NVIDIA has yet another GPU launch on the horizon, and we want to make sure you’re first in line for the specialty product. Advertised as one of the few RTX cards that could be immune to the continuing supply shortage, here’s what you need to know about the 2060 12GB including its expected release date, time, potential pricing, and more.
What time does the NVIDIA RTX 2060 12GB release?
While an official release time has not been made available by retailers or NVIDIA itself, likely in an attempt to curb demand and bot purchases, there are two precise times potential card buyers should be aware of when scouring digital storefronts.
- The vast majority of NVIDIA GPUs have been published on retailer pages around 9 a.m. Eastern on the day of release. As such. December 7 at 9 a.m. Eastern is worth setting an alarm for.
- Alternatively, shoppers should also remember the curious case of the RTX 3060 as well, which was published on retailer pages at 12 p.m. Eastern on the day of release.
While it’s possible individual retailers may have their own plans for releasing the 2060 12GB once they’re available, these are the two times most card collectors should be paying attention to. We wish we could be more precise and offer an official launch time, but, with the video card market remaining as volatile as it is, we don’t think that will be formally announced.
What is the price of the NVIDIA 2060 12GB?
Unfortunately, pricing details for the RTX 2060 12GB aren’t officially available for now either. The only official clue we have with regard to cost arrives courtesy of a statement to The Verge. Speaking about the GPU, NVIDIA told the publication “it is a premium version of the RTX 2060 6GB, and we expect the price to reflect that.” That card had an MSRP of $349 when it was announced in early 2019.
Matters are further complicated given recent revelations that the 2060 12GB won’t have any NVIDIA-made Founders Edition variants either. As such, it will be entirely up to the hardware maker’s third-party partners to decide how expensive they’d like these supposedly shortage-proof cards to be. That said, we don’t expect the pricing model to be too friendly.
Where to order and pre-order the NVIDIA RTX 2060 12GB
When it comes to knowing where to order this souped-up 2060, we’ve listed the usual suspects in order of importance.
We know NVIDIA won’t be selling any Founders Editions this time, but we put it here anyway just in case the other options become unviable quickly. Store pages also aren’t yet populated with the third-party cards you’re looking for, but we’ve got the basic search queries ready to go to help get you started.
Best tips for ordering an RTX 2060 12GB
It goes without saying that procuring any graphics card during the holiday season and ongoing chip shortage is going to be insanely difficult, but there are a few simple strategies you should consider to make the purchase process a little easier. We’ve used these tactics to successfully purchase a PlayStation 5, Xbox Series S, and Nintendo Switch at launch, so we think they might be helpful in this case as well.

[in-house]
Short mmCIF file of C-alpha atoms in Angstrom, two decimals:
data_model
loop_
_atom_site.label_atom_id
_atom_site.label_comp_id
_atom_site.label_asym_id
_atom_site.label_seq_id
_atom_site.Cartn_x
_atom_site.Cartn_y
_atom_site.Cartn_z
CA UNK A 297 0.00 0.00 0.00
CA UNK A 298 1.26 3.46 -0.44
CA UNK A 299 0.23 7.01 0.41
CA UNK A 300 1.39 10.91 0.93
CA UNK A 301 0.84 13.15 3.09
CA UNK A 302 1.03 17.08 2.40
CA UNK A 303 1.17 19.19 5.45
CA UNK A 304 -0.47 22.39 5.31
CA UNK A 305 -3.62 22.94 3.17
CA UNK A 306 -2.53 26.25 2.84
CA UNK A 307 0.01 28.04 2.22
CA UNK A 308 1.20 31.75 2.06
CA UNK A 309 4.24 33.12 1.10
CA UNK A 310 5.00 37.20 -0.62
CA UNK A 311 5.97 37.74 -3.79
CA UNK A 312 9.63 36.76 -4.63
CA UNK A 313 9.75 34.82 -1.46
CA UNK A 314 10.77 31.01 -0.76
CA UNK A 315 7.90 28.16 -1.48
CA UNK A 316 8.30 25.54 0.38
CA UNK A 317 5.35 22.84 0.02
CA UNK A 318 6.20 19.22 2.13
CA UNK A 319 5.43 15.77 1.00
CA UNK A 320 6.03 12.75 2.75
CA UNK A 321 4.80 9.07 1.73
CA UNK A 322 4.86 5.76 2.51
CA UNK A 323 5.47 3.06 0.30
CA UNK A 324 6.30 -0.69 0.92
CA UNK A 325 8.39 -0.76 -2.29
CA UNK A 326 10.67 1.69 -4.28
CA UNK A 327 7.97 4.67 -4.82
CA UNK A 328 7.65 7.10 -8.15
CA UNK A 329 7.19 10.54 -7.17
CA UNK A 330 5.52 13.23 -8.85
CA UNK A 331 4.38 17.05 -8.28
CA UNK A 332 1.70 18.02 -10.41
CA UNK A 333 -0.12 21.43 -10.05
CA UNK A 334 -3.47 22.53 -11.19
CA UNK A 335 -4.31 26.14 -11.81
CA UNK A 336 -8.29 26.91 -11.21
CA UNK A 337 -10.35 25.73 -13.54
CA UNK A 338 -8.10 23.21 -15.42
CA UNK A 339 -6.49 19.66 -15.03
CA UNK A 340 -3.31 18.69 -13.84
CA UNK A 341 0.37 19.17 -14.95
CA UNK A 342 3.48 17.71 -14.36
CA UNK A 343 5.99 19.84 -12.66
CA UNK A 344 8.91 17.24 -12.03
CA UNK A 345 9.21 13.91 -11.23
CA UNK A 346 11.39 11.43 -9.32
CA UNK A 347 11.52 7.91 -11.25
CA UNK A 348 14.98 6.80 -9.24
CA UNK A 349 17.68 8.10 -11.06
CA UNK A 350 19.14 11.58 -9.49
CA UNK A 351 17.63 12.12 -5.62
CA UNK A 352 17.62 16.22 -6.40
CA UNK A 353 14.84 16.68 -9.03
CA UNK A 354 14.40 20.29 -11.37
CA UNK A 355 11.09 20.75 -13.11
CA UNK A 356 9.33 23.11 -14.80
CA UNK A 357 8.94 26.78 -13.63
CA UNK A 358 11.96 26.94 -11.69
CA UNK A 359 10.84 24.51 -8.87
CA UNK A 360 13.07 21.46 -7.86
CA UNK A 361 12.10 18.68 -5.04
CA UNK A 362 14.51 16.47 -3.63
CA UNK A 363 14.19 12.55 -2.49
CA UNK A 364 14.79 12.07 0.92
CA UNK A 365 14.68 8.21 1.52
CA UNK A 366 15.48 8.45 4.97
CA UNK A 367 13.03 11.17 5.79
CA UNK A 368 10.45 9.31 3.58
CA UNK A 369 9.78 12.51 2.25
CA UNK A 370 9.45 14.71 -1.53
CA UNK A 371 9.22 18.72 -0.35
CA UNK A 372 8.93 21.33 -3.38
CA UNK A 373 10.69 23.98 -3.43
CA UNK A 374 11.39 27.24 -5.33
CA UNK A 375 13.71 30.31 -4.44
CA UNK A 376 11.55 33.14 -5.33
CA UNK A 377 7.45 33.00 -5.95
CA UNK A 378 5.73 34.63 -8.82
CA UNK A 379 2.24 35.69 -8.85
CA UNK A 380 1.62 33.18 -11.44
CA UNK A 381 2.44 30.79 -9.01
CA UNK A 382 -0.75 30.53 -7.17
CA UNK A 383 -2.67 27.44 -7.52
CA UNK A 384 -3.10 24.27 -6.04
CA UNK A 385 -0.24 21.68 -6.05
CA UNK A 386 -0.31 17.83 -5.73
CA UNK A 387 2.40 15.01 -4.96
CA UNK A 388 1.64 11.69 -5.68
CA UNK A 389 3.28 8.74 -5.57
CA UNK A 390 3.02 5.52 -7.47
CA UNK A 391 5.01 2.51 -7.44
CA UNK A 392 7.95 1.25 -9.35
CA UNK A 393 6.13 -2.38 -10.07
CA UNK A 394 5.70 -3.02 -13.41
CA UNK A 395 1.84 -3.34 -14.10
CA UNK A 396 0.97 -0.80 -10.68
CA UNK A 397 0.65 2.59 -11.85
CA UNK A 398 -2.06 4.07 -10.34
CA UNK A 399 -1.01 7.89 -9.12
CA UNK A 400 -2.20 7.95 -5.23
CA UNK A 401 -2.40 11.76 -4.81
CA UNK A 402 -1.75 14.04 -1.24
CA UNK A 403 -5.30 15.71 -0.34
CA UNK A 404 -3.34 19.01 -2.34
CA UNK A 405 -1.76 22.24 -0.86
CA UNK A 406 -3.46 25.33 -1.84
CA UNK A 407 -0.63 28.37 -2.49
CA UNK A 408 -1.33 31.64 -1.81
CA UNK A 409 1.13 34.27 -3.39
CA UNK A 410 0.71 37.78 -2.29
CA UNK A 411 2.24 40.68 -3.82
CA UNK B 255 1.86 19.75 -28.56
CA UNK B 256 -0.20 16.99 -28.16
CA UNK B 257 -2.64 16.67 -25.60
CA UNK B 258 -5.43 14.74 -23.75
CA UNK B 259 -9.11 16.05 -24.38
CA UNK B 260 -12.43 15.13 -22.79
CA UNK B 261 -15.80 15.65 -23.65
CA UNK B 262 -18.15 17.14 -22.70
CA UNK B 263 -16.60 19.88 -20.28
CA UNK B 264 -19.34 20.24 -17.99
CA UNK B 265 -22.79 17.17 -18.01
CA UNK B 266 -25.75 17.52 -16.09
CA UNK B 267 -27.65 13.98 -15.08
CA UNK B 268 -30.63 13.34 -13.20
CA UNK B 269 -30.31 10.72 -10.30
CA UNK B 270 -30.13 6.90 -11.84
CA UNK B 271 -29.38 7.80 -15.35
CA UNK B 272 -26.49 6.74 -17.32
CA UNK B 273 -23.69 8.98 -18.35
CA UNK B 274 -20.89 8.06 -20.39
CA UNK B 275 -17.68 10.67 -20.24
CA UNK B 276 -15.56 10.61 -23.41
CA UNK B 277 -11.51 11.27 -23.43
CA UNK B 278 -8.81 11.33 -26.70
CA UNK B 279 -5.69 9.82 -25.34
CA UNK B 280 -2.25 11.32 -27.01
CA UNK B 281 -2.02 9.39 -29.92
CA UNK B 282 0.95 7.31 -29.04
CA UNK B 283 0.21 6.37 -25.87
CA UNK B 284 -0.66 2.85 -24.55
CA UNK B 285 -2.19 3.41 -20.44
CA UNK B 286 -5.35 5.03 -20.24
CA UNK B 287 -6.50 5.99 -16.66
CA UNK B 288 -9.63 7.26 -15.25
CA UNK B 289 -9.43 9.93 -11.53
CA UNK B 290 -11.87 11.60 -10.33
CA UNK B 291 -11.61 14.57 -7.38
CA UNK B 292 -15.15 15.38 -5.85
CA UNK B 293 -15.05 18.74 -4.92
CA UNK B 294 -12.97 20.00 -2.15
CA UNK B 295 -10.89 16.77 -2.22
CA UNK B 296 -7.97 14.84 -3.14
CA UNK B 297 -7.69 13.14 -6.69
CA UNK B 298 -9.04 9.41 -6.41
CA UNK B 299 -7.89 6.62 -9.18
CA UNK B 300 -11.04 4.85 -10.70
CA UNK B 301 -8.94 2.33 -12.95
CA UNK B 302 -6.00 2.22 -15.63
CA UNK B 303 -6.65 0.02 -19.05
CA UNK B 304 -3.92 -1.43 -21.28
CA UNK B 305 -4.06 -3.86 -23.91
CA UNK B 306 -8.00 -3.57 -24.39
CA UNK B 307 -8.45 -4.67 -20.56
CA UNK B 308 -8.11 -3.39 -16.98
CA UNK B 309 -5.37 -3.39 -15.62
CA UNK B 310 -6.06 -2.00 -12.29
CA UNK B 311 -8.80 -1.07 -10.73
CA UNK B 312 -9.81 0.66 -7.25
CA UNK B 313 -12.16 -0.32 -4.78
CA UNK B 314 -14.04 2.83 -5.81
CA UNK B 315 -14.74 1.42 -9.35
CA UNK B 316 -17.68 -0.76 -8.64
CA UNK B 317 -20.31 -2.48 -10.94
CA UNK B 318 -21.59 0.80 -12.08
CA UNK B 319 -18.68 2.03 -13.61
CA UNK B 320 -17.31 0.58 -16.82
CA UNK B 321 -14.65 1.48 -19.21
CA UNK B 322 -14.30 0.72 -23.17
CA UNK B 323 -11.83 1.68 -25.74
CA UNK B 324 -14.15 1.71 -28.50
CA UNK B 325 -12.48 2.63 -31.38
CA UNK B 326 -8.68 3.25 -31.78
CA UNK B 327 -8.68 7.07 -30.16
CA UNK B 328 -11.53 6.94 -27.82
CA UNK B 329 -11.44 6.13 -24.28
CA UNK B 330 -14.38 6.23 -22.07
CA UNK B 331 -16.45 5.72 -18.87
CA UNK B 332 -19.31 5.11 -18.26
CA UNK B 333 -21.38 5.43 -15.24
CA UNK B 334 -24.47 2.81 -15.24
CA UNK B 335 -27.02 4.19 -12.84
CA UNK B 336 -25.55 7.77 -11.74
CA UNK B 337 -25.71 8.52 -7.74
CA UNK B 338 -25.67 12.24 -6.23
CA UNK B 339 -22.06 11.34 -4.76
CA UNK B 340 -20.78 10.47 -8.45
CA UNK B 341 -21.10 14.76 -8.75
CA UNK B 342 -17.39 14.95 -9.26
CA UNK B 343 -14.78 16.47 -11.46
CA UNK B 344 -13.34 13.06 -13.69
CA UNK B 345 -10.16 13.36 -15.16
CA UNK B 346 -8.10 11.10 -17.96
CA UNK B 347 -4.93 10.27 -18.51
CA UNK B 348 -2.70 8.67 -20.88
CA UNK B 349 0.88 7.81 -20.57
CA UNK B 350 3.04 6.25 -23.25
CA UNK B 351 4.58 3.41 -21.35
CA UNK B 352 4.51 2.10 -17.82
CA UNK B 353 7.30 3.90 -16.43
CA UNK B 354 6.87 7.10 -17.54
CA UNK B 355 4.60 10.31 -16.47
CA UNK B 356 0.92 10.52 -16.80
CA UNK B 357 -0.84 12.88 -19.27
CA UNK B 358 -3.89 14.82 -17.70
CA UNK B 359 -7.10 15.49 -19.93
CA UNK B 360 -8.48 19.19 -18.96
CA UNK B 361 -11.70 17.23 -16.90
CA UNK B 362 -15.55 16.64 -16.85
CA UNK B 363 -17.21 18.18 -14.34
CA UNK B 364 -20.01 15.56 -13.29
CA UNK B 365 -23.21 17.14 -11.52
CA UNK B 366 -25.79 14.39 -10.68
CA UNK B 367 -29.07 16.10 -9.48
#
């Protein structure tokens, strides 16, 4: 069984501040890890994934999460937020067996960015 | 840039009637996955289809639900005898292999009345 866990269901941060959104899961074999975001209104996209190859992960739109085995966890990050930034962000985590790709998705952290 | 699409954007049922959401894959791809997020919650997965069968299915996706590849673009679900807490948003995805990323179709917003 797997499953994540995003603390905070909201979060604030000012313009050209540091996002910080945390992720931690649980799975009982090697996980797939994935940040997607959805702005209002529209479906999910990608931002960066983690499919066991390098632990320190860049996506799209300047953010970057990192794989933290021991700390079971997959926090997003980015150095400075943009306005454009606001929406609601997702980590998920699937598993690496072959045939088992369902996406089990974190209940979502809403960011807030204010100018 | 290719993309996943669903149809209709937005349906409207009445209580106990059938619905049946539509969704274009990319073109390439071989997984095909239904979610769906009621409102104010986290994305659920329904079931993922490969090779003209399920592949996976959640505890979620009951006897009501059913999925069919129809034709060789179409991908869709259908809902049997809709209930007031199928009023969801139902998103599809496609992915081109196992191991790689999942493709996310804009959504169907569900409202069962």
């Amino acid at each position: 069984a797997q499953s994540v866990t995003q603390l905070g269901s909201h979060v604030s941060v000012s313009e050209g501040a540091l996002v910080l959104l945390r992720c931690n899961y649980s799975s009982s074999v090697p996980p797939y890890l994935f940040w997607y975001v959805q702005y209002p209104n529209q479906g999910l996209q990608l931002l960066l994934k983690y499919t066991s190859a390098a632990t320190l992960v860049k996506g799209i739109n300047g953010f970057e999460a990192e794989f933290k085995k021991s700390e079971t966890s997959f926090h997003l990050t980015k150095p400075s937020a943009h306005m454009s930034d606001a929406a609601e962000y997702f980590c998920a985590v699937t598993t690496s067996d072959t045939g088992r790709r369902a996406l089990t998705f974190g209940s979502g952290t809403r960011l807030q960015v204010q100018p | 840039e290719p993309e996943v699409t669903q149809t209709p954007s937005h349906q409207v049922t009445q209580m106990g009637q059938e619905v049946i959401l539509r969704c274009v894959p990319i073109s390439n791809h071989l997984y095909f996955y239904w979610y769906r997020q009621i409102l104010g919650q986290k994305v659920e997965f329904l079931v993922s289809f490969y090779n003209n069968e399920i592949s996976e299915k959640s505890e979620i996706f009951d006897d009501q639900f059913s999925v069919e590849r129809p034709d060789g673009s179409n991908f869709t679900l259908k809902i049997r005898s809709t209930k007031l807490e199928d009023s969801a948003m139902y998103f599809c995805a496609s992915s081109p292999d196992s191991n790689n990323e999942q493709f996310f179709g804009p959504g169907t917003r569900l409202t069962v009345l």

- Prepare your credit card credentials: In a world where so many consumers are hungry for a new graphics card, retailers are only going to give you one if you give them your credentials quickly. Regardless of the store you choose to buy from, you should save your credit card details and have an active user account prepared ahead of time. In high-demand situations like this, the purchase goes to the ones who offer money the fastest.
- Follow in-stock accounts: The GPU stock hunt requires moment-to-moment updates, and luckily there are a few Twitter accounts that can deliver those alerts to you. We recommend keeping an eye on The Stock Supply, GPU Restock Monitor, Wario64, and IGN Deals to ensure you’re getting all the alerts you need in case the above-listed release time varies for certain stores.
- Use Phone apps: While I personally still swear by using desktop PCs when making important purchases, there are others who opt for apps instead. Theoretically, apps are tailored for speed and low-end hardware, which sometimes means their store pages refresh faster than the ones for the desktop website. We’ve heard many stories of store pages publishing first on mobile, so it’s worth being aware of.
- Use your best device: Independent of whether you decide to use desktop or mobile, you should always try to make big purchases on your most powerful device to remove any possible points of friction. You don’t want store pages refreshing slowly simply because your PC or phone can’t handle the task. Get your best device and connect it to the fastest internet to ensure the best results.
- Some stores sell late: While we expect one of the two above-listed 2060 release times will be correct, there are some stores, like Best Buy, that like to sell their cards a bit later to capitalize on the second wave of customers. Best Buy also likes to flicker its stock buttons on and off from time to time, so don’t get immediately discouraged and close out until you know for certain the rush is over. Give it an extra hour or so before truly throwing in the towel.